ISO 9001 Implementation


Question:

As Quality Manager I have been assigned the task of getting the company ISO Certified. Certification was granted in 2000, but their old system is in bad condition. The structure is incomplete, the organization and wording were created by an accountant and a shop foreman with little formal education. And it shows.

I have a copy of the ISO 9001:2008(E) International Standard, and attempting to integrate the old into the new is disheartening. Restructuring the system is the only answer, and so my question is:
Should all (8) sections, and all associated sub-sections of the ISO standard be the same in my standard?

I’m speaking in terms of the section and sub-section naming, and organization. The details of each I will define in accordance to our specific applications, but for ease of auditing am I on the right track?
Thank you for your time in this matter.

Response:

Thanks for contacting ASQ’s Ask the Experts program.  Based upon the information provided, I would suggest that you consider developing your new quality manual using the same or similar layout of sections and clauses found in ISO 9001:2008.  Although it is up to every company to select a format, or structure, for their QMS that will best support their own needs, using a format that is consistent with the layout of ISO 9001:2008 will help facilitate future audit activities.

Since your company was previously certified as mentioned in your inquiry, most of the work with regard to section and clause references should have already been completed.  Likewise, it should be noted that the structure, or format,  of ISO 9001:2000  vs. ISO 9001:2008 is essentially identical.  So, all section and clause references should already exist in your current quality manual.

To ensure that your objective of obtaining ISO 9001 recertification is accomplished in a timely and cost effective manner, I recommend that your company consider the following steps:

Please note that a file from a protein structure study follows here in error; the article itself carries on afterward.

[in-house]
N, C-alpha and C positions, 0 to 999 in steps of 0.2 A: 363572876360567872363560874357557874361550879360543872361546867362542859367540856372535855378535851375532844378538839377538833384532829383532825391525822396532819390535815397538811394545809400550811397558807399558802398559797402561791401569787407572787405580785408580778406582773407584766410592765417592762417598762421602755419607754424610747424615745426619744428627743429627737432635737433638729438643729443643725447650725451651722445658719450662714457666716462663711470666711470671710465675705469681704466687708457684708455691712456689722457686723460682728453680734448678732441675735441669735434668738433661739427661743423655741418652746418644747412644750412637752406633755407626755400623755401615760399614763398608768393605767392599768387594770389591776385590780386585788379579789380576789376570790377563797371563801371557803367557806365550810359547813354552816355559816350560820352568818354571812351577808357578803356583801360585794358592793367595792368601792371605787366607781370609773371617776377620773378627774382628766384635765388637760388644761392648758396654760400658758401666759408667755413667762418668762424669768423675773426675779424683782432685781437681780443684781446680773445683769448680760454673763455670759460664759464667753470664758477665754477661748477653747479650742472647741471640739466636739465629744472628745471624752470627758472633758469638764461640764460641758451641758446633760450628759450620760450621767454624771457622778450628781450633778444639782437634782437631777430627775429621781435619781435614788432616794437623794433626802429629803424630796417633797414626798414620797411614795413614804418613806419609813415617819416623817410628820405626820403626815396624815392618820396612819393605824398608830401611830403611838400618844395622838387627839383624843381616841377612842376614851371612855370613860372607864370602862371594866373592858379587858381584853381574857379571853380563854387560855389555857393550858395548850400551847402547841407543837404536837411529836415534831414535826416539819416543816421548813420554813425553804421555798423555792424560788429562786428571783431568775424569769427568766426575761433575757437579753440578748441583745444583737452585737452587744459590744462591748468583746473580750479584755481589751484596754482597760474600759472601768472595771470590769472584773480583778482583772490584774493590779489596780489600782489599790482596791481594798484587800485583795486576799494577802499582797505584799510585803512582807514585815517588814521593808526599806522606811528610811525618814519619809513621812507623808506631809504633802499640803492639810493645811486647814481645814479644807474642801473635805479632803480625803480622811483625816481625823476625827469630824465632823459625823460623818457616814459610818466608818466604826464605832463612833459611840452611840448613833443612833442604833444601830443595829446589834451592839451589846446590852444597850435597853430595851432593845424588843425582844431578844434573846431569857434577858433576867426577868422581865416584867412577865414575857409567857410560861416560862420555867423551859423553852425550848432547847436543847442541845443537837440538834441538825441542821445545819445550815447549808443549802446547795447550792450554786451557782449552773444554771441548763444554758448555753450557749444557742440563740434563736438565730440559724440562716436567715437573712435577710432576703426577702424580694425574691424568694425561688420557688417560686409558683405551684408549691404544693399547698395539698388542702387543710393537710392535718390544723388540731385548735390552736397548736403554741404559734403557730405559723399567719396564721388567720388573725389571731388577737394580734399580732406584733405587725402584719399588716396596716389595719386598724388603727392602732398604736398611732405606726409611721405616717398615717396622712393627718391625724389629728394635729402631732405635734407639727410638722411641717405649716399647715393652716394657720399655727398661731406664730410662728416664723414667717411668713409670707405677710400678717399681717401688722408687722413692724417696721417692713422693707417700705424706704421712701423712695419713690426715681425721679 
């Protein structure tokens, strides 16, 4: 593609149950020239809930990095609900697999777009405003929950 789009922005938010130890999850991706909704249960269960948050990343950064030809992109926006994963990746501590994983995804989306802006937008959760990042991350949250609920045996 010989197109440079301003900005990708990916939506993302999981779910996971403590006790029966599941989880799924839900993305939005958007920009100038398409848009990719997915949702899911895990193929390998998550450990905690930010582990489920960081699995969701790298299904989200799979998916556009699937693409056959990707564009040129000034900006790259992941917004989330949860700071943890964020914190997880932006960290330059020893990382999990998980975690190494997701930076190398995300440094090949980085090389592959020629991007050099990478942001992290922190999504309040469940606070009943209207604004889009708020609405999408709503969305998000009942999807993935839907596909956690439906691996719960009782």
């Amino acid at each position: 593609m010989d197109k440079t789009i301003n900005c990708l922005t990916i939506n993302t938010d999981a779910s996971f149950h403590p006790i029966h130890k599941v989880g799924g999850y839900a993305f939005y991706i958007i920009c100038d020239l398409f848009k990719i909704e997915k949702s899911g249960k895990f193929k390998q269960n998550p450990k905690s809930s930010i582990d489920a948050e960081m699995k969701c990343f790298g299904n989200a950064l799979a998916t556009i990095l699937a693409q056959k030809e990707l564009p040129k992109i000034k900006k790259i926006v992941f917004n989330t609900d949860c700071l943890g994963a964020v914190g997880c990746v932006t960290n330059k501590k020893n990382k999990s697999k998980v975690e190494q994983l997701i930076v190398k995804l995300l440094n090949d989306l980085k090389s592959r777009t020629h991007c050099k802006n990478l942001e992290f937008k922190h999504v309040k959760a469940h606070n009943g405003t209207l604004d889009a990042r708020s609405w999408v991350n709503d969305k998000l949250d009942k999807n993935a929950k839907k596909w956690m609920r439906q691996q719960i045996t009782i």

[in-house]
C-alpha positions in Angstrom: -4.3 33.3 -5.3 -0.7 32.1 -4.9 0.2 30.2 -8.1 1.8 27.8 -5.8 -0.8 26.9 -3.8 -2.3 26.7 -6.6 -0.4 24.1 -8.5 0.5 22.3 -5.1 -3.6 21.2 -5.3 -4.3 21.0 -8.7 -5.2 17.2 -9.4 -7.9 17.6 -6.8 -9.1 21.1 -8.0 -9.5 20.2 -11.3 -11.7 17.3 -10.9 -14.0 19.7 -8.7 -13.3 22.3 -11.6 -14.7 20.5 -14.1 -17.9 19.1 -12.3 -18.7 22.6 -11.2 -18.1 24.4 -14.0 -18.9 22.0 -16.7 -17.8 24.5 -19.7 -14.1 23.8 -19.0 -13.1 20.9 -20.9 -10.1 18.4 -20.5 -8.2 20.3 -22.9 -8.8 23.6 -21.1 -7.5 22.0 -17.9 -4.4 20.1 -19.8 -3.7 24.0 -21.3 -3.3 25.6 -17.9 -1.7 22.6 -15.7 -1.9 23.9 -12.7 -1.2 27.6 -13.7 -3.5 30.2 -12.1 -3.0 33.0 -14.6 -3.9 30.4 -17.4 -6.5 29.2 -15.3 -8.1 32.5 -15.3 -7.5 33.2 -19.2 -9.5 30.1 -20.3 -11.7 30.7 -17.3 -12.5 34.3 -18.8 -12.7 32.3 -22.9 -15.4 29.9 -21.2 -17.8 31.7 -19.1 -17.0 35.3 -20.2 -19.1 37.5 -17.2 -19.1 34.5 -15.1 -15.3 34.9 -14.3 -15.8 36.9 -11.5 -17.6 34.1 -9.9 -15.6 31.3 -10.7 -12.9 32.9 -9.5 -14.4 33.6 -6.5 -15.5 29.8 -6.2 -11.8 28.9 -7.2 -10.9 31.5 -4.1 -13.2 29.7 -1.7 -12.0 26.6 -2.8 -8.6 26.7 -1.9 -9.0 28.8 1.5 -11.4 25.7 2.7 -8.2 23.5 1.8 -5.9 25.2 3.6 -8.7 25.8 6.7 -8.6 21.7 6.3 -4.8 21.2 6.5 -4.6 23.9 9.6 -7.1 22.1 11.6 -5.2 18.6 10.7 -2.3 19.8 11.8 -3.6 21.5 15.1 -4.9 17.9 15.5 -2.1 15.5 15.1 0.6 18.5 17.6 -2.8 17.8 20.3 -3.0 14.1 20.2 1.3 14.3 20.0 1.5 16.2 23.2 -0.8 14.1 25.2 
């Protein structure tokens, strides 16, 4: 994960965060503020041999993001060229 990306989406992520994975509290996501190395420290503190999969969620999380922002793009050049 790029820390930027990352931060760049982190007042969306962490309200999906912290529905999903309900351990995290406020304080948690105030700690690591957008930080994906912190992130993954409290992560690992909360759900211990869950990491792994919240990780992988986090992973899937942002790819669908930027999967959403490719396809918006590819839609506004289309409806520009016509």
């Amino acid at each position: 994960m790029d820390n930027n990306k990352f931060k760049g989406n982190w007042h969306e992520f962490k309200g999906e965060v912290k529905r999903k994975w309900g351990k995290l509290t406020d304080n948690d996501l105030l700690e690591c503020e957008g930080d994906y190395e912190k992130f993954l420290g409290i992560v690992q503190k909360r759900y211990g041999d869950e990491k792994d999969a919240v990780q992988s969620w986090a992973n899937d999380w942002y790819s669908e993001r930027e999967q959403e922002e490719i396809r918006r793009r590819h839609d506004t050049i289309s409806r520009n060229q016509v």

1. Identify the timeline for completing the development, implementation and recertification of your QMS.
  2. Contact a Registrar to determine their costs, requirements and availability to meet your timeline for QMS recertification.
  3. Assess the availability of internal resources (personnel) that will be required for the development, implementation and maintenance of the QMS.
  4. Identify your company’s need to obtain external support from a qualified QMS consultant to assist with the recertification of your QMS.

Before beginning your QMS recertification project, it is highly recommended that your company first conduct a gap analysis of the present quality management system and all related processes.  This will greatly help to identify what actually needs to be done to meet ISO 9001 certification requirements. This information can be used to establish a realistic project timeline, and estimate required man-hours and associated costs for recertification.

Please review ASQ’s Ask the Experts, Blog for other related posts such as “The Cost of ISO 9001 Implementation”.  I hope this helps.

Best regards,

Bill Aston, Managing Director
Aston Technical Consulting Services, LLC
Kingwood, Texas
www.astontechconsult.com

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